The main purpose of SAM is to reduce the development effort when creating such applications. Required artifacts and definitions are specified at a high level of abstraction. The AWS Serverless Application Model processor on AWS, in collaboration with the AWS CloudFormation service, which it extends, will take care of the low-level definitions of corresponding required AWS resources to deploy the Lambda function and make it publicly accessible through the API Gateway. SAM fosters the implementation of Infrastructure as Code best practices.
In this project, SAM will automatically take care of the creation and management of the various AWS resources required to launch and run the Lambda function. The SAM YAML file describing the Lambda function will contain the definition of single item of type AWS::Serverless::Function with its parameters. Under the cover, the SAM framework will turn this high-level abstraction into several AWS objects:
- Lambda function itself
- AWS Identity and Access Management (IAM) role to execute the Lambda function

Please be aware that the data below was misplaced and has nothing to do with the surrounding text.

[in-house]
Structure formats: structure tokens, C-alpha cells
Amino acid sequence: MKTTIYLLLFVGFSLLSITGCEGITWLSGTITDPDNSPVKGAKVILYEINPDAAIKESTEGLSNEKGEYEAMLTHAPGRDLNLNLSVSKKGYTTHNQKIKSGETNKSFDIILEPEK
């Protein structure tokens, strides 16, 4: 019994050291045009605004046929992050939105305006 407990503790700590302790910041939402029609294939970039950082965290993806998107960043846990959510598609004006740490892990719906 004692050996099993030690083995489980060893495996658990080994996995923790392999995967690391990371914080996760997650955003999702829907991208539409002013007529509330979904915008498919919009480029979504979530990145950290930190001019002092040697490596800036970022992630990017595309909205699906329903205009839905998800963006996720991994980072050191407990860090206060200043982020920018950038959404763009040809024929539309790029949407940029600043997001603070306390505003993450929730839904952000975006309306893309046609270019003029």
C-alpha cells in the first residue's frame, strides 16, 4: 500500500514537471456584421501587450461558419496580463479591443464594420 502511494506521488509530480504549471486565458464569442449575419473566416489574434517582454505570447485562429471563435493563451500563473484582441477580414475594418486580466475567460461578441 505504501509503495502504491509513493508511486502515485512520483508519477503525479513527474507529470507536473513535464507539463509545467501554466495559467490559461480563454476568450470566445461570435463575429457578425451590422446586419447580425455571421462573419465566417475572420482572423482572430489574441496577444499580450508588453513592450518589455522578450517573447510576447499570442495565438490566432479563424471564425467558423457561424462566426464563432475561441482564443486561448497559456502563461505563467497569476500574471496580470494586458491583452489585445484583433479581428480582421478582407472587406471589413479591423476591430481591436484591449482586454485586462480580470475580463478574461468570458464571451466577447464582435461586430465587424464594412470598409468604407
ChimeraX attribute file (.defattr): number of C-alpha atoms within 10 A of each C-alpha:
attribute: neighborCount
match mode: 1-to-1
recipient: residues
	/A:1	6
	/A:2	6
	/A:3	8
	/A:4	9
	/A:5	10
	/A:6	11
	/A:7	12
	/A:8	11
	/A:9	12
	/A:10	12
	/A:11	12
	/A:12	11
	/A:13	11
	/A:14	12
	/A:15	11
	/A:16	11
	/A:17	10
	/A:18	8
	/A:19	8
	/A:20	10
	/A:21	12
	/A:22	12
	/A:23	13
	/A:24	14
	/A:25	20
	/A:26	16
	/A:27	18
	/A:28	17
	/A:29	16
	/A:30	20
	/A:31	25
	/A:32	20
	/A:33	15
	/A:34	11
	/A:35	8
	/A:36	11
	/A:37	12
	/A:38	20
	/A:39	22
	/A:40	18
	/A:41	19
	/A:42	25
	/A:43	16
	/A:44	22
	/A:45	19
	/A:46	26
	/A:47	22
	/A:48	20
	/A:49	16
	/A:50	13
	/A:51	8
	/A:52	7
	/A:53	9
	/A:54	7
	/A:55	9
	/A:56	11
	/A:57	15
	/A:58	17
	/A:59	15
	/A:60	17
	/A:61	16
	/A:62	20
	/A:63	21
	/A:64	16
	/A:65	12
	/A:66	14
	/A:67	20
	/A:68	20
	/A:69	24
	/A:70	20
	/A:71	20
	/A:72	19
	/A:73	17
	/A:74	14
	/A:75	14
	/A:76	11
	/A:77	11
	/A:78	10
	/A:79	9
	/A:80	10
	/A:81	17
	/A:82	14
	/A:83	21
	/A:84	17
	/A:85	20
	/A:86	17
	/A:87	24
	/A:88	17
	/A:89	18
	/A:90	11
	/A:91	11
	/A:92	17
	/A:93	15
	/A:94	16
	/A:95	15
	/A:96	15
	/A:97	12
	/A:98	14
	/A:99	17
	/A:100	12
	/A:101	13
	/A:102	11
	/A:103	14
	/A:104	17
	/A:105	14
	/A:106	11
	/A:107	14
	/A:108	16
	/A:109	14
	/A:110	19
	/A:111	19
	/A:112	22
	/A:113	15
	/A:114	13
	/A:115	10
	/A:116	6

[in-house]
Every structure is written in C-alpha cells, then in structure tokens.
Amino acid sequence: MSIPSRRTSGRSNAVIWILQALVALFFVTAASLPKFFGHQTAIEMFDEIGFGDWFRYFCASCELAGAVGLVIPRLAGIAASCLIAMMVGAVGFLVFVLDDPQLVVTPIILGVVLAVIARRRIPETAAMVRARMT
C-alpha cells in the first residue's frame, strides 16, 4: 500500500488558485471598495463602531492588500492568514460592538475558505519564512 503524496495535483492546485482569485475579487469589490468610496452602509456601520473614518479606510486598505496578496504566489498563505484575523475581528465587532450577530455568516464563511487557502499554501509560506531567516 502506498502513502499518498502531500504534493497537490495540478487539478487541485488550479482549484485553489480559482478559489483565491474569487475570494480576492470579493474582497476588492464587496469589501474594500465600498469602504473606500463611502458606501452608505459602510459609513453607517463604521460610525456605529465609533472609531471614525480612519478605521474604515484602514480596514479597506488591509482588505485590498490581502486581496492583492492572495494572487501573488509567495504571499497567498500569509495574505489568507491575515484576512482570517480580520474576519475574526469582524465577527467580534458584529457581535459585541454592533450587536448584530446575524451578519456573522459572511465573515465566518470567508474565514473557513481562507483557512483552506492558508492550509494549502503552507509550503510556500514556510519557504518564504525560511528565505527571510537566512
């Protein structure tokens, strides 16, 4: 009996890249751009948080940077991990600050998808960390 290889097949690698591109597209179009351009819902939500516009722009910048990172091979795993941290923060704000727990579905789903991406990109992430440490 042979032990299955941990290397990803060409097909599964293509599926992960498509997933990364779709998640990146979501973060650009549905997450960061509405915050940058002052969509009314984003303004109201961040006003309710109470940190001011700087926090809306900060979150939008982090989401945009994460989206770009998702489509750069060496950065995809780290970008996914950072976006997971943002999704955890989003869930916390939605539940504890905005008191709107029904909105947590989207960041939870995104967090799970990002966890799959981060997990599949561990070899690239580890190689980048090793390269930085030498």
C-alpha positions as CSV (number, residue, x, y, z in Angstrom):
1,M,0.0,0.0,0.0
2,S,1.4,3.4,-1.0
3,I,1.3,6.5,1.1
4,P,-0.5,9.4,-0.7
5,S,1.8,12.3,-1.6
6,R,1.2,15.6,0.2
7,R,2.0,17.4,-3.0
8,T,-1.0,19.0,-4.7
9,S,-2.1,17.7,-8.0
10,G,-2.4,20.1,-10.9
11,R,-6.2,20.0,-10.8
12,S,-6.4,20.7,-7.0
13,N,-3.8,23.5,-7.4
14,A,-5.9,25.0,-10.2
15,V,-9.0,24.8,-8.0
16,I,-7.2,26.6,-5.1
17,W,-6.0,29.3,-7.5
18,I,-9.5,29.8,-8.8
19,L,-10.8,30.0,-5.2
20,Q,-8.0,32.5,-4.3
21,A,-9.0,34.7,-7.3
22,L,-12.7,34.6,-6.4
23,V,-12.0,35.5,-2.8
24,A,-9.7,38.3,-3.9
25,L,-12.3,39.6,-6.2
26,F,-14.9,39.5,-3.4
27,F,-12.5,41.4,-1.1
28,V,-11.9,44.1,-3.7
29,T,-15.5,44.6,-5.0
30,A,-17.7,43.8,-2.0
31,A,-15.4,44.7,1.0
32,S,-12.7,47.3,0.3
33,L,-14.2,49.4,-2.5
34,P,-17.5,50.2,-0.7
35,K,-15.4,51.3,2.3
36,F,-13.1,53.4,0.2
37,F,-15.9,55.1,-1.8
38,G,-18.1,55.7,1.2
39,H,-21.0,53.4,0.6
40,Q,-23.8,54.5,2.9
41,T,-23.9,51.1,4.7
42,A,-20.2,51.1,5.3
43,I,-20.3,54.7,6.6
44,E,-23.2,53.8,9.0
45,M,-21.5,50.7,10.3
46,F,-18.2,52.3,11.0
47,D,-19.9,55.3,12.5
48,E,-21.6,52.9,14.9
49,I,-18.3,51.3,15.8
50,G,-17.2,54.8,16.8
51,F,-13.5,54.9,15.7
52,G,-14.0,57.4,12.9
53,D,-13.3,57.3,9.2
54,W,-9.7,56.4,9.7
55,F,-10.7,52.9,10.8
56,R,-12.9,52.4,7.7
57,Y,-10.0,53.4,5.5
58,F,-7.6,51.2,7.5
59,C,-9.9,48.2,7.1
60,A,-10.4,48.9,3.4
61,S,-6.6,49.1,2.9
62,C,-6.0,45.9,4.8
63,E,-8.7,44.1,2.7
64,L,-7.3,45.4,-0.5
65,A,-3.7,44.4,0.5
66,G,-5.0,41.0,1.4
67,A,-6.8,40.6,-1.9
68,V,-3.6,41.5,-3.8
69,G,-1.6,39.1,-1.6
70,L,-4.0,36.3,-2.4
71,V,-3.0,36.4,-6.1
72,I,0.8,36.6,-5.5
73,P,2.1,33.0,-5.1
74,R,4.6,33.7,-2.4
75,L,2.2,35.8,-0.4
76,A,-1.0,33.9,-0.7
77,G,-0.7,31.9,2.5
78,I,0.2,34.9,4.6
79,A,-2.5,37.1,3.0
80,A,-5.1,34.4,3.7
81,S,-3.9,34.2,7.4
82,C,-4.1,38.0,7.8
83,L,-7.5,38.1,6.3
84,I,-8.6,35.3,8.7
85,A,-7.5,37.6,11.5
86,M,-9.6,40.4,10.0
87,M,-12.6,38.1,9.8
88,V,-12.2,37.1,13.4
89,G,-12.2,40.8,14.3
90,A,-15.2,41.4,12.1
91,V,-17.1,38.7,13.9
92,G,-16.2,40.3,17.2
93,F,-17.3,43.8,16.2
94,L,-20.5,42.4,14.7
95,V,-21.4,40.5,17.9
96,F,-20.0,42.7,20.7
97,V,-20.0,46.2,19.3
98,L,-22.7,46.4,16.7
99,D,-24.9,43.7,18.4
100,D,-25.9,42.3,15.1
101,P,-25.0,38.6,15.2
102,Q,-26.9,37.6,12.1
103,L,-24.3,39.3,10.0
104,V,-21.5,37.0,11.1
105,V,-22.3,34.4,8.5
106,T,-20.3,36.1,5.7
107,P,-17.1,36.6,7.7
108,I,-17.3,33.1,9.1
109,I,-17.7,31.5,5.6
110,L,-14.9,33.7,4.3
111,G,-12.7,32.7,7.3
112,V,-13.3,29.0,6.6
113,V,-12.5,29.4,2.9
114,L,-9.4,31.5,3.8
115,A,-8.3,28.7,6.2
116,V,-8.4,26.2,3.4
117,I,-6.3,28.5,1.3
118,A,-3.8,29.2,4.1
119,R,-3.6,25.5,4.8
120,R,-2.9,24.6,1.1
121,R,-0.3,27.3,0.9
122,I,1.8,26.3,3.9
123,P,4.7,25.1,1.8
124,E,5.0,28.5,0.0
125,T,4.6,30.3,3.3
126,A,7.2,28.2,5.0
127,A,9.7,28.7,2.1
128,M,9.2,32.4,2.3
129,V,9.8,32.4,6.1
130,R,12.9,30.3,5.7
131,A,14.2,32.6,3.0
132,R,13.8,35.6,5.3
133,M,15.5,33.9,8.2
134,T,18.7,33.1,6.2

- API Gateway elements:
Although SAM is used here through its raw CLI, contributions by the open source community have allowed its integration in various IDEs, such as PyCharm, IntelliJ, and Visual Studio, and standard CI/CD tools such as Jenkins.
So, COBOL features extracted from their legacy environment and restructured and deployed via SAM as GnuCOBOL-based Lambda functions can make a quantum leap forward in terms of technical debt elimination and use the best of open source solutions.
GnuCOBOL as Lambda custom runtime
Lambda natively supports Java, Go, PowerShell, Node.js, C#, Python, and Ruby code. When using those languages, the developer must upload its source code as a .zip file and the Lambda environment will take care of the compilation, packaging, and deployment of its application code.
Additionally, Lambda provides a runtime API that lets developers use any additional programming languages to author functions. This openness for custom runtimes is leveraged here; the single binary where the GnuCOBOL is statically linked to the application instructions will be uploaded as the custom runtime of the deployed Lambda.